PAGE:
Thursday, November 5, 2009

Medical Industry Regulations and Practical Care Challenges.

It's no secret that I'm an unabashed fan of GeriPal blog. And here's one reason why: an excerpt from today's post on care challenges for two individual patients that lets us layman in on the challenges the medical industry and regulations pose to patient-friendly, affordable, quality care:

A gentleman I see on housecalls with hospice has clearly stated his desire to not be hospitalized. With his level of frailty and the excellent palliation through hospice, this didn't seem to be an issue until his nephrostomy tube came out. While he has been preparing himself to die within a matter of months, he wasn't ready to die from urinary obstruction and renal failure in a matter of a few weeks. His first great grandson had just been born. We had a long discussion and he chose to have the nephrostomy tube reinserted. With the hospice medical director's agreement, I made arrangements for him to be transported to the local hospital for the procedure. Our plan was to transport him in, have the tube replaced, and to bring him right home where he had excellent caregiving. Unfortunately, in order for the hospice to be reimbursed for this intervention, he had to be admitted as an inpatient for an overnight stay. My patient asked me why he had to stay overnight. It reinforced for me how ludicrous some protocols and requirements are under current DRG/inpatient-driven reimbursement processes. As such, what could have been a simple, cheaper, more patient-friendly few-hours event was drawn out into a more costly, more resource-heavy, and assuredly less patient-friendly 24h stay in a hospital.

Similarly, another patient I care for with dementia recently fell and broke her hip. After a series of discussions with the family,
orthopedic surgeon, and anesthesiologist, we agreed on non-surgical management to preserve what cognition she has left as she was, remarkably, having minimal pain from her fracture. The care plan for convalescence and subsequent rehabilitation to teach slide board transfers and possible weight-bearing transfers after 6 weeks was discussed with the orthopedist prior to discharge. It took considerable coaxing and authorizations for us to arrange for the SNF as they at first declined since hip fracture rehabilitation is normally only covered post-surgery. And, now safely convalescing at the SNF, the patient is being asked to see the orthopedic surgeon to get an "OK." The situation leaves me frustrated on multiple levels: a) orthopedic surgeons understandably don't make housecalls/SNF visits and so this would require gurney transport to clinic, b) we had already made decisions for non-surgical care and the orthopedist had 'signed off' in the hospital so an outpatient visit to the orthopedic office was rather useless in this situation, c) that rehabilitation-potential is defined so narrowly for our frail geriatric patients that they must have surgery after a hip fracture rather than considering the potential that non-fixed hip fracture patients may still have to sit up, slide, or transfer into wheelchairs for mobility and to interact with others.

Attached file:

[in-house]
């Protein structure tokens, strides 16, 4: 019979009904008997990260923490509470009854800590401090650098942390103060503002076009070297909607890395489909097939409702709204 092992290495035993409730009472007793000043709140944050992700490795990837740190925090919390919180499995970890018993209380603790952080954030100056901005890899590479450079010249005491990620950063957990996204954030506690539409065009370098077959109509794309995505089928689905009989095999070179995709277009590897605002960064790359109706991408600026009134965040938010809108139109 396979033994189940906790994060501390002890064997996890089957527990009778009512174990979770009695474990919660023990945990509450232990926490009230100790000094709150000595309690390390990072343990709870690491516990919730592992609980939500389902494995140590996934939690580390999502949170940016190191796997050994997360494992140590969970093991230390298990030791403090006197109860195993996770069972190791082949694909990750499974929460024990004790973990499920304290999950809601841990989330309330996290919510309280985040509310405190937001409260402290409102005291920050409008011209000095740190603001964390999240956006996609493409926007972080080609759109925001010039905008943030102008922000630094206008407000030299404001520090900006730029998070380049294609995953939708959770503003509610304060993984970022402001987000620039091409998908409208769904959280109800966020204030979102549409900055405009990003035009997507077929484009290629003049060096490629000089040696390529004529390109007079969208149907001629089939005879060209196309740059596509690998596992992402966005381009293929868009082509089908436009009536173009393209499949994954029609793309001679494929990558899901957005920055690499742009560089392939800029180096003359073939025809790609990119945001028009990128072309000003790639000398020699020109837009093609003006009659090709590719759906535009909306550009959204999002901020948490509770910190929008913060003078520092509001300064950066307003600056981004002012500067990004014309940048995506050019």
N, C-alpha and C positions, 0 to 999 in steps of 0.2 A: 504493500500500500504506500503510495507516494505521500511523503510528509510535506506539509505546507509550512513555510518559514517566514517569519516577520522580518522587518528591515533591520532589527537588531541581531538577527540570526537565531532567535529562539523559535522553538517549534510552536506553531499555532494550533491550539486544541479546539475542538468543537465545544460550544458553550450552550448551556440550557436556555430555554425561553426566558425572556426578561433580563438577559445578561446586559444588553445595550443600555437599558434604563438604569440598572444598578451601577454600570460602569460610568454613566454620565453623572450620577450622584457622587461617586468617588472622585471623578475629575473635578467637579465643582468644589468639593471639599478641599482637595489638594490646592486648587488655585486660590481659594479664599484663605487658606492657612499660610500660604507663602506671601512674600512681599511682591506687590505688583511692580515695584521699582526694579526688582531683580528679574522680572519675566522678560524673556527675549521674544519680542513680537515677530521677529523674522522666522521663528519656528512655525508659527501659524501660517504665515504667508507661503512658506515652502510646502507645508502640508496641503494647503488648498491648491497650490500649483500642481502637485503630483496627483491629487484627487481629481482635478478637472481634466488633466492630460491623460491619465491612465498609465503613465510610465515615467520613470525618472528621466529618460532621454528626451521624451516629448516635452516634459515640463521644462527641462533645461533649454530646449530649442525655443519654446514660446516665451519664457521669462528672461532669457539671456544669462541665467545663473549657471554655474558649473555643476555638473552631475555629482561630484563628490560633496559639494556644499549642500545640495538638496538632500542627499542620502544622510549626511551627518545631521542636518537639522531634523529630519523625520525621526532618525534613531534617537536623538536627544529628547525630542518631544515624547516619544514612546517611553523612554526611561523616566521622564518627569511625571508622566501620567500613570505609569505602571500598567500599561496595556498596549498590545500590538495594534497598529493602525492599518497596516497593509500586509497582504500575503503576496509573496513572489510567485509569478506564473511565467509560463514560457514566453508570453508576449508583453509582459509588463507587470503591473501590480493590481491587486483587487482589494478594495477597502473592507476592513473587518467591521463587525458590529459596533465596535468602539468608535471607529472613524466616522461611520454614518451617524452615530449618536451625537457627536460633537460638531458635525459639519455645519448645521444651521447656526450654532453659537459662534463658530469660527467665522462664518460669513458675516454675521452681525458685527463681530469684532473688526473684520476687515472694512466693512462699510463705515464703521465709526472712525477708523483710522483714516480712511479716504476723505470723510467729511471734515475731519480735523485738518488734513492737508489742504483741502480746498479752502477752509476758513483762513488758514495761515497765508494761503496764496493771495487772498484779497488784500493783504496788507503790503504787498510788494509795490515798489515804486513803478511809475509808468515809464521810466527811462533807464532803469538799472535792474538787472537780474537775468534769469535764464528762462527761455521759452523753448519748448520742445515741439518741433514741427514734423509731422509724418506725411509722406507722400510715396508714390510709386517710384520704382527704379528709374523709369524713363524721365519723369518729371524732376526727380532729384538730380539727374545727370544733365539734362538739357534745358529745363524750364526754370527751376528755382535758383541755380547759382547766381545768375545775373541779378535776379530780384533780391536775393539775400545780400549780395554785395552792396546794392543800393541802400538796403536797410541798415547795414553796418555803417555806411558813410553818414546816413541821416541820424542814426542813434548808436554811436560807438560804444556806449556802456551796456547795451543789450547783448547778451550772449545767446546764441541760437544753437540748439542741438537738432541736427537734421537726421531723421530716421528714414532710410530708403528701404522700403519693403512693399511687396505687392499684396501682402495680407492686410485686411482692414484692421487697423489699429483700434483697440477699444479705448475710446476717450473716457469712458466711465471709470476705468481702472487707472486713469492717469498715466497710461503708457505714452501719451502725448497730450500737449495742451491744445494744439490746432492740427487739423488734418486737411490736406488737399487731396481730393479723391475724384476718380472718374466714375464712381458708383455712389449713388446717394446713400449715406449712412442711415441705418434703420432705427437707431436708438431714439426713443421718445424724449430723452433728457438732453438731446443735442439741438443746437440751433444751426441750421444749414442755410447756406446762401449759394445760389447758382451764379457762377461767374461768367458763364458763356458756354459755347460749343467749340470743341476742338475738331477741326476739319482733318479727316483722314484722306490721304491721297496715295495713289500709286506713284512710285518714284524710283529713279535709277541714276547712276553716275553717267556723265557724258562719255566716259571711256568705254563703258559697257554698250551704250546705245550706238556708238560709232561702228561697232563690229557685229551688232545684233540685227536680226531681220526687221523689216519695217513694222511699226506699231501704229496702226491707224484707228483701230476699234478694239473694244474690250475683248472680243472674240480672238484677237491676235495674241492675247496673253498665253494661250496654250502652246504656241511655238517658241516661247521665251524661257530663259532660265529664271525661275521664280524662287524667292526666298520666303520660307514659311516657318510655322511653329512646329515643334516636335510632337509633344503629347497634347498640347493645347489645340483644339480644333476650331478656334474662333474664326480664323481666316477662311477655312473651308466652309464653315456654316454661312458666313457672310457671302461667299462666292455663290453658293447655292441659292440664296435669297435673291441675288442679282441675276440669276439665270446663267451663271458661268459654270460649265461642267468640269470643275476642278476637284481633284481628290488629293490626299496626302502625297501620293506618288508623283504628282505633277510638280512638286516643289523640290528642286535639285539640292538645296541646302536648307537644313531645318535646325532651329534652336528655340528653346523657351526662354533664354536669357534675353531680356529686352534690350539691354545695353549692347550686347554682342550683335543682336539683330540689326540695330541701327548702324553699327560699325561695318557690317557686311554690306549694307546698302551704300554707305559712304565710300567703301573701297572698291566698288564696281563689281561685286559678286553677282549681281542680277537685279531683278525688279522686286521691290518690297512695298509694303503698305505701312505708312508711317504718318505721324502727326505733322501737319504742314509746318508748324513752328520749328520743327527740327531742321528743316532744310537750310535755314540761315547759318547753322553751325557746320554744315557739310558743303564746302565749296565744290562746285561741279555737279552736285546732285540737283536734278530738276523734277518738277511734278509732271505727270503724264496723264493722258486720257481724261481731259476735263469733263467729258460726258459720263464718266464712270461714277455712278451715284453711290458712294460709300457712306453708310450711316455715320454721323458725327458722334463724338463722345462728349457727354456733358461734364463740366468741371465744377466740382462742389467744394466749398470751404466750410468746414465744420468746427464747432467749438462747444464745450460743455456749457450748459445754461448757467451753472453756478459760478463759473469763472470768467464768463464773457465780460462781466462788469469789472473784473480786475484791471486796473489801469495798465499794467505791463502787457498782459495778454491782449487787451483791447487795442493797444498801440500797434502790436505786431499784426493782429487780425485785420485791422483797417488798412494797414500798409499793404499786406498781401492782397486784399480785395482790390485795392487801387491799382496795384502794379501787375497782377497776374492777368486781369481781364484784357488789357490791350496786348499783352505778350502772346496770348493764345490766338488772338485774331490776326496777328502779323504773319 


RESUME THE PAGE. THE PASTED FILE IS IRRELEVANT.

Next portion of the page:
Helen Kao concludes:

Patient's experiences with illness are fluid. But care delivery is (literally) broken--and, frankly, often seems haphazard. How would it be if we reformed health care delivery to truly be patient-friendly, to provide care in the settings patients wish to be in (especially when it is feasible and cheaper!) and to reduce the divide we have created over time between inpatient and outpatient care? What if we dispelled regulations that require patients to have "qualifying stays" in the hospital or qualifying procedures in order to access the myriad intermediate and home-based options that exist and could be better integrated to care for our patients?

I've repeatedly pushed the idea that giving patients more flexibility of choice was one way to combat resource challenges and rationing. We've been given regulations by the medical industry that limit both flexibility and choice because of "best practices" procedures implemented not necessarily with the patient's best interest in mind. The fractured system decreases our quality of care, raises over-all costs, and most importantly, limits patients' choice of care options.

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1 Comments:

Anonymous Medical industry said...

Hey buddy, i like your blog related to Medical industry. What you had written that's the truth. Thanks for sharing.

November 19, 2009 at 3:11 AM  

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